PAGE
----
With Lady Pam De Graff
RESOLUTION (2012) independent
WRITTEN BY: Justin Benson
DIRECTED BY: Justin Benson and Aaron Moorhead
FEATURING: Peter Cilella, Vinny Curran, Zahn McClarnon, Bill Oberst Jr., Kurt David Anderson, Emily Montague
GENRE: PSYCHOLOGICAL THRILLER
TAGS: genre-bender; drama, mystery, occult, horror
PLOT: In this tense micro-budget thriller, a young man tries to bring his friend back to reality, only to find that "reality" is not just open to interpretation, but malleable and ever-changing. In fact, the pair's reality might not even be their own.
COMMENTS: In spite of some worn cliches -mysterious found footage, missing researchers, and a mystic medicine cabin obligatorily set on an Indian reservation, with Resolution, independent writer/director Justin Benson brings us a breath of fresh air. The film is technically adept on its small budget, and presents a real genre-bender of a plot. Resolution builds slowly as a crime drama, becomes a psychological suspension, then morphs into a puzzler riddled with paradoxes. It releases in a brief climax of occult horror.
In the story, yuppie Michael (Peter Cilella) travels to a remote squatters' shack, where his addict friend Chris (Vinny Curran), bristling with firearms and contraband, has holed up, resolved to kill himself with drugs. Michael restrains Chris, and forces him to withdraw "cold-turkey" over the course of a week.
A progression of weirdos make the scene. Chris's low-life cohorts (Kurt David Anderson and Kyler Meacham) drop in, demanding drugs. A tightly-wired Native American property owner (Zahn McClarnon) and his menacing gang show up to evict the occupants. A scheming real estate developer (Josh Higgins) creeps in, mistaking Michael and Chris for the deed-holders, and a doomsday religious cult is engaging in shenanigans a little too nearby for comfort.
Michael strives to maintain control over the situation to buy enough time to get
Chris straightened out, and back to civilization and rehab. Despite the threat
posed by oddball interlopers, the real tension is yet to come.
Someone...or some THING is watching -and recording everything Michael and Chris do. But how? The surveillance indicates a presence that looms closer and closer, yet Michael can't detect the observer.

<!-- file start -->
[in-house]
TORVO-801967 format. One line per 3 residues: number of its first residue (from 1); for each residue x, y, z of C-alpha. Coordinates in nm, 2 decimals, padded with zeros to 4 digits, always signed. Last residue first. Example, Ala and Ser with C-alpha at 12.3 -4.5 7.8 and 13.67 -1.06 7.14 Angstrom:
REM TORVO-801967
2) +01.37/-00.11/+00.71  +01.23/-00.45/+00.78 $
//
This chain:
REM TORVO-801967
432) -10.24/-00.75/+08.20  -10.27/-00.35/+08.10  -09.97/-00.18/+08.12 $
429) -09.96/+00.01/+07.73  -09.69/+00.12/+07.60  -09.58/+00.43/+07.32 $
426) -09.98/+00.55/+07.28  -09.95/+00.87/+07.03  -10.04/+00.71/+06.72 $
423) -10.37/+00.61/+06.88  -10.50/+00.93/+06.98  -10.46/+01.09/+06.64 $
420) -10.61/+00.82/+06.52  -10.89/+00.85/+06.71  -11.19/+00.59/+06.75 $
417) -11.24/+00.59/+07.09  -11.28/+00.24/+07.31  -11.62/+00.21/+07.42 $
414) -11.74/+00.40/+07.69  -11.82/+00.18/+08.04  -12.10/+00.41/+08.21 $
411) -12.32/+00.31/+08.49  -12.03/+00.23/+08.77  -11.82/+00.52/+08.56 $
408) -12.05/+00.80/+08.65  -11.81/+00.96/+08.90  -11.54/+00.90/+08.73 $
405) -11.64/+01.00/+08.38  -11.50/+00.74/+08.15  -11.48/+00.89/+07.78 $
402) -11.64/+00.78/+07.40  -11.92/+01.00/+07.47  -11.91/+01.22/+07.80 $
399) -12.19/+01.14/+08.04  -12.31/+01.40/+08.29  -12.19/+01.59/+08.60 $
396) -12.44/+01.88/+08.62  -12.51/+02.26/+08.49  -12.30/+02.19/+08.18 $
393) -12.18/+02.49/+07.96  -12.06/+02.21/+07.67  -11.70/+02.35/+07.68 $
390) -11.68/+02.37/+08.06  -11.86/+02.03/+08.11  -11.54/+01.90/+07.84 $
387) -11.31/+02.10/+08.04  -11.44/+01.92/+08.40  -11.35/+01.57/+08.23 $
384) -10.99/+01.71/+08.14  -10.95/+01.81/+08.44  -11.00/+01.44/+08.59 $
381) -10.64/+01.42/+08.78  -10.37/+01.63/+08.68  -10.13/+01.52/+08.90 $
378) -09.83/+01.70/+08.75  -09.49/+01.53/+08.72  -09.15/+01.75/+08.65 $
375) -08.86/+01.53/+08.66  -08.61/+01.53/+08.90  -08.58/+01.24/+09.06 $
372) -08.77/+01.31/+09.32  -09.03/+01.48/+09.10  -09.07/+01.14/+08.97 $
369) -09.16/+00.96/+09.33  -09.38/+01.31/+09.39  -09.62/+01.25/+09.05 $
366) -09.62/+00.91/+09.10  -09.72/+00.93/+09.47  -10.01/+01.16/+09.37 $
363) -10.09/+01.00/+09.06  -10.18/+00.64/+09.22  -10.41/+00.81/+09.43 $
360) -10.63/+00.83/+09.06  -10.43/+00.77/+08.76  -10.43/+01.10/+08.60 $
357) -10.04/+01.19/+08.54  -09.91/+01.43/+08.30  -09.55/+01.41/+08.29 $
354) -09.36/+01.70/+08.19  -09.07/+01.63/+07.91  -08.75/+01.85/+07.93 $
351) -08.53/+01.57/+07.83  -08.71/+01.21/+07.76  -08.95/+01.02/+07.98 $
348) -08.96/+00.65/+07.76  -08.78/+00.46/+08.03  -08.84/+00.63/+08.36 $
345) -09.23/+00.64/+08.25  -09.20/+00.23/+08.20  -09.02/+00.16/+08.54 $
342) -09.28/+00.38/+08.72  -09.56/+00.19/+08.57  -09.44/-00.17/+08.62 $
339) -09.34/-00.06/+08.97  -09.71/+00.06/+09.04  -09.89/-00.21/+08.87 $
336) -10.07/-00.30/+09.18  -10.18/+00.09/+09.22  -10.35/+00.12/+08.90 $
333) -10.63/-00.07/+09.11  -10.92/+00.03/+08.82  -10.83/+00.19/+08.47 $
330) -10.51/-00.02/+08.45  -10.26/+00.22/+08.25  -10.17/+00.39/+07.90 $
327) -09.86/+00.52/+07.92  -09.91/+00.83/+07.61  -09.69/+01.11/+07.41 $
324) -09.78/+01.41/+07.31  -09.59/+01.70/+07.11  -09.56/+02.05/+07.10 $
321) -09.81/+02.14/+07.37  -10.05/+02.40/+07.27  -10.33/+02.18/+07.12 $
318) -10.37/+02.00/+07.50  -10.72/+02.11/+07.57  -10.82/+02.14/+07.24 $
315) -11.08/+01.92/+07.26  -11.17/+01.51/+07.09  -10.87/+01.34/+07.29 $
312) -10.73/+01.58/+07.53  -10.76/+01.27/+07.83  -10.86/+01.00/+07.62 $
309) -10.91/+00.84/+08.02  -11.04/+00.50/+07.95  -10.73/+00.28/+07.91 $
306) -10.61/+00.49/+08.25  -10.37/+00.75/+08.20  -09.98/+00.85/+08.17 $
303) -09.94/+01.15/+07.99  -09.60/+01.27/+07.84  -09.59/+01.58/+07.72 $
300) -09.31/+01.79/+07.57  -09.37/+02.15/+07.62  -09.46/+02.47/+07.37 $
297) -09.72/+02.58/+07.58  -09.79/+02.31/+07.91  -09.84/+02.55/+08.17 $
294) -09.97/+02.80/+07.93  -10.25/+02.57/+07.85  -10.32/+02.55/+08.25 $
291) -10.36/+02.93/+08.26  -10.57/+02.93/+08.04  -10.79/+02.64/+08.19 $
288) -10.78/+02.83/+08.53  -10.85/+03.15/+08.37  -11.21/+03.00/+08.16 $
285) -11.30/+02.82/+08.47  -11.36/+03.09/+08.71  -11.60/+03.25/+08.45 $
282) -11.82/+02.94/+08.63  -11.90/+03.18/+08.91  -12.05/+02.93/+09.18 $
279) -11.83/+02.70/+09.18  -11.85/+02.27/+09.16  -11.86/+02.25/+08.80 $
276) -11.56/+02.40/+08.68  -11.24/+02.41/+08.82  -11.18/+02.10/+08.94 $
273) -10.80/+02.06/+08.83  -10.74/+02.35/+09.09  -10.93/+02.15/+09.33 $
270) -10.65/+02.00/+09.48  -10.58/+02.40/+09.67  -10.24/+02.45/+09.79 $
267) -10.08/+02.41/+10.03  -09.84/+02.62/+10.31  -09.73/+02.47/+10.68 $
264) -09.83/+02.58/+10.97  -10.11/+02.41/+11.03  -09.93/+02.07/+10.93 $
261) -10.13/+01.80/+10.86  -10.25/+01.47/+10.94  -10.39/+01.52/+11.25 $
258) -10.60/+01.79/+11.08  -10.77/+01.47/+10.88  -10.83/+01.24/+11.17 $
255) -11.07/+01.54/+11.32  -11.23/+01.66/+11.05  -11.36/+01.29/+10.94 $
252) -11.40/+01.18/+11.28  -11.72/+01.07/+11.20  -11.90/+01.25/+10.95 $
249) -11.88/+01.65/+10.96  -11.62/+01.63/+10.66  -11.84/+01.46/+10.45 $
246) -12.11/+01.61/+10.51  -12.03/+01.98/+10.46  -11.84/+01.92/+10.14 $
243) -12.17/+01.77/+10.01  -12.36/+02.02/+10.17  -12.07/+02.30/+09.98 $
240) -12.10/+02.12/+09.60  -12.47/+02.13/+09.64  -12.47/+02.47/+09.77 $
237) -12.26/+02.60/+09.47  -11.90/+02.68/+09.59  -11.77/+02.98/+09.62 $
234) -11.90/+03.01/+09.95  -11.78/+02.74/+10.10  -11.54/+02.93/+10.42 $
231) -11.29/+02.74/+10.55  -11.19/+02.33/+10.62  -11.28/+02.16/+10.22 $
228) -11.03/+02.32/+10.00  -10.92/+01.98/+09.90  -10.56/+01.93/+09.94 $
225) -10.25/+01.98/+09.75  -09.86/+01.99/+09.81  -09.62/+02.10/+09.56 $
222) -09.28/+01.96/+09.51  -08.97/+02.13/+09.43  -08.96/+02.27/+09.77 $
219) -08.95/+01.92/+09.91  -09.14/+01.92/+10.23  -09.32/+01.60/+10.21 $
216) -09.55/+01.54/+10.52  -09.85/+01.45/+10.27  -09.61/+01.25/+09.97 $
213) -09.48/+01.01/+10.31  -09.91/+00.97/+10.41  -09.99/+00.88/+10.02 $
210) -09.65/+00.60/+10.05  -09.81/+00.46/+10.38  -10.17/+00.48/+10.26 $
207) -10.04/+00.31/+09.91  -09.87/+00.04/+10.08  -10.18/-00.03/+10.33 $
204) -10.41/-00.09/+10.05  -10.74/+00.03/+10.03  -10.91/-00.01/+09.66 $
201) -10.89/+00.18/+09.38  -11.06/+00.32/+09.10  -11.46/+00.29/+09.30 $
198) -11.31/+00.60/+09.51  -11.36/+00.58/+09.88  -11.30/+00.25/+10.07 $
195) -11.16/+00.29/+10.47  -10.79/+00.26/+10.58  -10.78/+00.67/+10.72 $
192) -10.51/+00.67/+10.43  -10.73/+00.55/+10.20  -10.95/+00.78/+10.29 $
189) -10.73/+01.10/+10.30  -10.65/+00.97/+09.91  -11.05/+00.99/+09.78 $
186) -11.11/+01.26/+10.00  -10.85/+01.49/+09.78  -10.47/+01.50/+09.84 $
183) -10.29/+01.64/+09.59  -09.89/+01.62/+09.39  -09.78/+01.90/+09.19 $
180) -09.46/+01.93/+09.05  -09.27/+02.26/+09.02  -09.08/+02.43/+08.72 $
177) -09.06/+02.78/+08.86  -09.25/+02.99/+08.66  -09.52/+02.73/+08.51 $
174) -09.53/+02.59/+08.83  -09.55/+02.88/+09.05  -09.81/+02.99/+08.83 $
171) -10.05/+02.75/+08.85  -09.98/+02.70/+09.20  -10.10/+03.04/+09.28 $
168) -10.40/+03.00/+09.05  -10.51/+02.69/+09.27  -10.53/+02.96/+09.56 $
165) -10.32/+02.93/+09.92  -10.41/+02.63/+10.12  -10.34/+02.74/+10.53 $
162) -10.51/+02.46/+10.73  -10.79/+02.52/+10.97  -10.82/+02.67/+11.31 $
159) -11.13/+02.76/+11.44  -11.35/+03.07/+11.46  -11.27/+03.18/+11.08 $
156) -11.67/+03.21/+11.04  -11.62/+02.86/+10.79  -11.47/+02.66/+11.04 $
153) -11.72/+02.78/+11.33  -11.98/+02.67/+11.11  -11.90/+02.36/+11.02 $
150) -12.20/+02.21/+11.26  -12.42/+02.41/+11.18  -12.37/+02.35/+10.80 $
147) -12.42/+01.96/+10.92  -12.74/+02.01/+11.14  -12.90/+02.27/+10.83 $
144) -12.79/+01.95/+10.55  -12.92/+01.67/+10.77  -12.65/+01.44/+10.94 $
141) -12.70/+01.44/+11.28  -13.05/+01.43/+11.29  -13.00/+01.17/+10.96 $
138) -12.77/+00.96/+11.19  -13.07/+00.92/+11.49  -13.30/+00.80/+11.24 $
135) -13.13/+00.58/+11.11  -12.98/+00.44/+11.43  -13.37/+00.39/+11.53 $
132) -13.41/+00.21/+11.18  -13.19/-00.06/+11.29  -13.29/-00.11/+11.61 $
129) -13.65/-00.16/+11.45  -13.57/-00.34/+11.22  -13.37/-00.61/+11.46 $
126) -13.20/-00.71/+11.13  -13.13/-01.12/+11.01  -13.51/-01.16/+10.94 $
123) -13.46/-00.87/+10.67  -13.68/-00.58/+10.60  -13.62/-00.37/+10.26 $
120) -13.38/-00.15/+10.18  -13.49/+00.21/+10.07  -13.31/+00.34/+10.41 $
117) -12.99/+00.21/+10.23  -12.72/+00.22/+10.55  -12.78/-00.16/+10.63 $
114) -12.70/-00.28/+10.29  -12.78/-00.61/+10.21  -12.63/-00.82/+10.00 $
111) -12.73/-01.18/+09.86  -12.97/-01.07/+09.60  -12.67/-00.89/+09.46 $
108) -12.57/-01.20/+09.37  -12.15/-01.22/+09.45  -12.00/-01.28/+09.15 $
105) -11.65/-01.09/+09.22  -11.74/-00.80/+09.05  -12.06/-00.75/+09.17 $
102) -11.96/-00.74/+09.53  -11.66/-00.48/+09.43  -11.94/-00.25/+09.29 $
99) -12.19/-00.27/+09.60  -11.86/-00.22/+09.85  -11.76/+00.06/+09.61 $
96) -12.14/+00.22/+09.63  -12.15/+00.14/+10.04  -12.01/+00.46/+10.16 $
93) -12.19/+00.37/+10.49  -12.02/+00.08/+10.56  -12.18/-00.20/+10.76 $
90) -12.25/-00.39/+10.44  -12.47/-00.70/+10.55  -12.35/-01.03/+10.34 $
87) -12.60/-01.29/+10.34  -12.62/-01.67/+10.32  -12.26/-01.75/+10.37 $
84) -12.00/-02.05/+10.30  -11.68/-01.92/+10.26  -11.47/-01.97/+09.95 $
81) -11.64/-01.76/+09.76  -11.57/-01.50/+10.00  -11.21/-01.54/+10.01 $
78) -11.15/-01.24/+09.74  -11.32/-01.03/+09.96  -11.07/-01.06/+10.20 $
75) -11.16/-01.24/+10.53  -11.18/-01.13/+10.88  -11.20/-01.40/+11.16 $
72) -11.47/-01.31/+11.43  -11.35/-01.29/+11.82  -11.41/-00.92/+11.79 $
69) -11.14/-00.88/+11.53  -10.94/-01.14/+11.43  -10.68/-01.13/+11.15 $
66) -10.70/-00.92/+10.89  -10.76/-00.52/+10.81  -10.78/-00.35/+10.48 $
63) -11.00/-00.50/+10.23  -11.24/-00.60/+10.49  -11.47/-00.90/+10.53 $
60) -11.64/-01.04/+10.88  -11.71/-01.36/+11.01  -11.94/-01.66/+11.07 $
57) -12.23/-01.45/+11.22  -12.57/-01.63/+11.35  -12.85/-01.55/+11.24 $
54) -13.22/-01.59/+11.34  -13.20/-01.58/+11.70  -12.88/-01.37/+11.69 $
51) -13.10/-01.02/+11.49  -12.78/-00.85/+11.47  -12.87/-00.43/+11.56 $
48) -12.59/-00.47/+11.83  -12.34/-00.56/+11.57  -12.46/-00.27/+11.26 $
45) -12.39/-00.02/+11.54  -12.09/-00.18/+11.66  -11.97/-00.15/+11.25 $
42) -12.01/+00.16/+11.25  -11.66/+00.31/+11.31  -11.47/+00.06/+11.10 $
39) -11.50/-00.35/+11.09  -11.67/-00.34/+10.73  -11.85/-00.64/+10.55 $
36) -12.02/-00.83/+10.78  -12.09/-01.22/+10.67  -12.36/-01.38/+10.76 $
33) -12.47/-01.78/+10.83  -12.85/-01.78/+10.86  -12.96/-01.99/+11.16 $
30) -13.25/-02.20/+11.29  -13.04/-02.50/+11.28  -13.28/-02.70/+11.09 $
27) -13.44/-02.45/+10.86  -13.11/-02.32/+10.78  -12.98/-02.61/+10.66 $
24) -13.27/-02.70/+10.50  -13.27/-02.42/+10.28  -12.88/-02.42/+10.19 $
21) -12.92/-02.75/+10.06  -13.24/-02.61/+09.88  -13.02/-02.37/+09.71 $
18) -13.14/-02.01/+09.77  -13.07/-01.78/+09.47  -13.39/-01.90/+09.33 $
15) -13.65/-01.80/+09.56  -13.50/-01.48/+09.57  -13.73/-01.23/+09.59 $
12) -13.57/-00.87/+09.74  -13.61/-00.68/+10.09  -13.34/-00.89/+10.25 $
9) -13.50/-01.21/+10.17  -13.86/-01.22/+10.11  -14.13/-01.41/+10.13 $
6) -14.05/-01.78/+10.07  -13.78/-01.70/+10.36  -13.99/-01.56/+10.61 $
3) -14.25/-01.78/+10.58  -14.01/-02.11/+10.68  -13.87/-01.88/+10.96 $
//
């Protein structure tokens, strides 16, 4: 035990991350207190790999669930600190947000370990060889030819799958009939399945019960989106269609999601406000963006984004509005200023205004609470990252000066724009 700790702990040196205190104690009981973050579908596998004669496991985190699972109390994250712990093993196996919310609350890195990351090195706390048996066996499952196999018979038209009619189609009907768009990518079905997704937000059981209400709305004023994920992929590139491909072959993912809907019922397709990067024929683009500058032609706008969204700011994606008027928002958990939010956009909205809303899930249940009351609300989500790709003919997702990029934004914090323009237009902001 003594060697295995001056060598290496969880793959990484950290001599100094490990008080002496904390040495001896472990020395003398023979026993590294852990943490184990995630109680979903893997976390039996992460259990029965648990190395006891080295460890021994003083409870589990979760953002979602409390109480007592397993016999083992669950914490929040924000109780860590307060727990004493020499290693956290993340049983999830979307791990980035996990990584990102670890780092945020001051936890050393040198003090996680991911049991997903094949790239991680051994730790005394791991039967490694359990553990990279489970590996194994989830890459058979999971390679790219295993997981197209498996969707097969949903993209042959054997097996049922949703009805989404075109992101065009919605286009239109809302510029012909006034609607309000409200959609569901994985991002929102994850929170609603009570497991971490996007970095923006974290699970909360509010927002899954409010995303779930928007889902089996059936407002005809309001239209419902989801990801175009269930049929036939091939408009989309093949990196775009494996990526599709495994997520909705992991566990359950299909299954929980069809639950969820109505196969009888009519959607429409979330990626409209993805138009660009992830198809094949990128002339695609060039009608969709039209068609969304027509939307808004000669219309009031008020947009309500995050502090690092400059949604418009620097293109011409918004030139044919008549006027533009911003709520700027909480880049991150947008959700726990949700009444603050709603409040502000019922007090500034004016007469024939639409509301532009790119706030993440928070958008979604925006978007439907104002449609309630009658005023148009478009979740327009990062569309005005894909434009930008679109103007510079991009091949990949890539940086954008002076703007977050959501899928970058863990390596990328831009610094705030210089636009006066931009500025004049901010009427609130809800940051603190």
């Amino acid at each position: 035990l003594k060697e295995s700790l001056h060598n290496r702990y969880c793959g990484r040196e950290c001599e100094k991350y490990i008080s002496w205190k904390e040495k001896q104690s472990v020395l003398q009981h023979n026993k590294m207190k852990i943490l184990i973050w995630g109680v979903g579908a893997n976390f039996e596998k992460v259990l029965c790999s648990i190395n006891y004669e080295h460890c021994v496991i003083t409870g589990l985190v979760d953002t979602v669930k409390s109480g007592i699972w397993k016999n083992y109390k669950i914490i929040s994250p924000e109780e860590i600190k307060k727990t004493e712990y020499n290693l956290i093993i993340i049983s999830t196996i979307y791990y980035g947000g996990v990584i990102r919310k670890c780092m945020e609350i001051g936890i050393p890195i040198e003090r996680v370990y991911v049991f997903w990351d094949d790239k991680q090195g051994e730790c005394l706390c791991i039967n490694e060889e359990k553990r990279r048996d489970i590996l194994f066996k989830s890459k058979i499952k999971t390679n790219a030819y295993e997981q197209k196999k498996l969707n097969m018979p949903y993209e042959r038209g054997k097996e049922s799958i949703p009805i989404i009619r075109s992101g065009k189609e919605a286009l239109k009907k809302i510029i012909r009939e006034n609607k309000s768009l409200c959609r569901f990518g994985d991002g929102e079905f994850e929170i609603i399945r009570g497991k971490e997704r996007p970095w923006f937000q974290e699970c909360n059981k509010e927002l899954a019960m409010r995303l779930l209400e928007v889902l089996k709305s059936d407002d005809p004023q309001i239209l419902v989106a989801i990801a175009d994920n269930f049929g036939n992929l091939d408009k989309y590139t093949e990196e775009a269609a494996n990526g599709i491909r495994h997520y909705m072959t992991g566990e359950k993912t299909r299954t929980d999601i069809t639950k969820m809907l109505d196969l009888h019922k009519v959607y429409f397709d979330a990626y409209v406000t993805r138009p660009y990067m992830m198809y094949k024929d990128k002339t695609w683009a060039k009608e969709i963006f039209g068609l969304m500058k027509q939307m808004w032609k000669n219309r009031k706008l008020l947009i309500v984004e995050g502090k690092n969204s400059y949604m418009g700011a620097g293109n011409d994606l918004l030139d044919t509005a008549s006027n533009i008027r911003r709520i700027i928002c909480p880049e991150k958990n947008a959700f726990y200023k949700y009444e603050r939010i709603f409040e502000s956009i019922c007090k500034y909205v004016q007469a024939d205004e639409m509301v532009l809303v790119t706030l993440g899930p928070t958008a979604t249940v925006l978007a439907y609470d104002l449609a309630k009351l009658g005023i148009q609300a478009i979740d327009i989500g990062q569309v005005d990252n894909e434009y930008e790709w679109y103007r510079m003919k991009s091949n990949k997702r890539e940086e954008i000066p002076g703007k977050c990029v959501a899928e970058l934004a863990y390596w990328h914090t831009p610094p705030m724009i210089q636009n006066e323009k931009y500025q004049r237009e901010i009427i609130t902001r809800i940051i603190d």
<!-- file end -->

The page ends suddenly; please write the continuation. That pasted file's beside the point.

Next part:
Looking for clues, Micheal discovers strange footage shot by a missing anthropology team, then locates a laconic neighbor, Bryon (Bill Oberst Jr.), with an uncomfortably unorthodox existential philosophy. From here the story plunges into perplexing paradoxes. Chris's sleazy drug buddies and the landowner converge for a showdown. Mind-bending events knock Mike and Chris away from objective reality and any sense of control over their destinies.
Resolution is talky, but intriguing. The long-winded plot is better suited for an hour short. Aside from establishing an initial setting and circumstances, the first half of the film doesn't bear vital relation to the engaging concepts of the second. It's still pretty good, though. Unsettling developments keep us watching. Plot twists reveal a honeycomb of passages down which to venture. Rather than choose one of them and proceed, the filmmakers offer a twisted experience based on the fact that these alternate routes exist.
Part of the fun of Resolution is thinking about the various possibilities and what they mean. In our minds, we DO pursue them, trying to predict the outcome, but just when we think we know what's going to happen, Resolution throws us a new twist. Throughout it all ripples a nerve-jarring undercurrent of menace, indeterminate, and incipient. Mike and Chris's safe return to the outside world is increasingly unfeasible.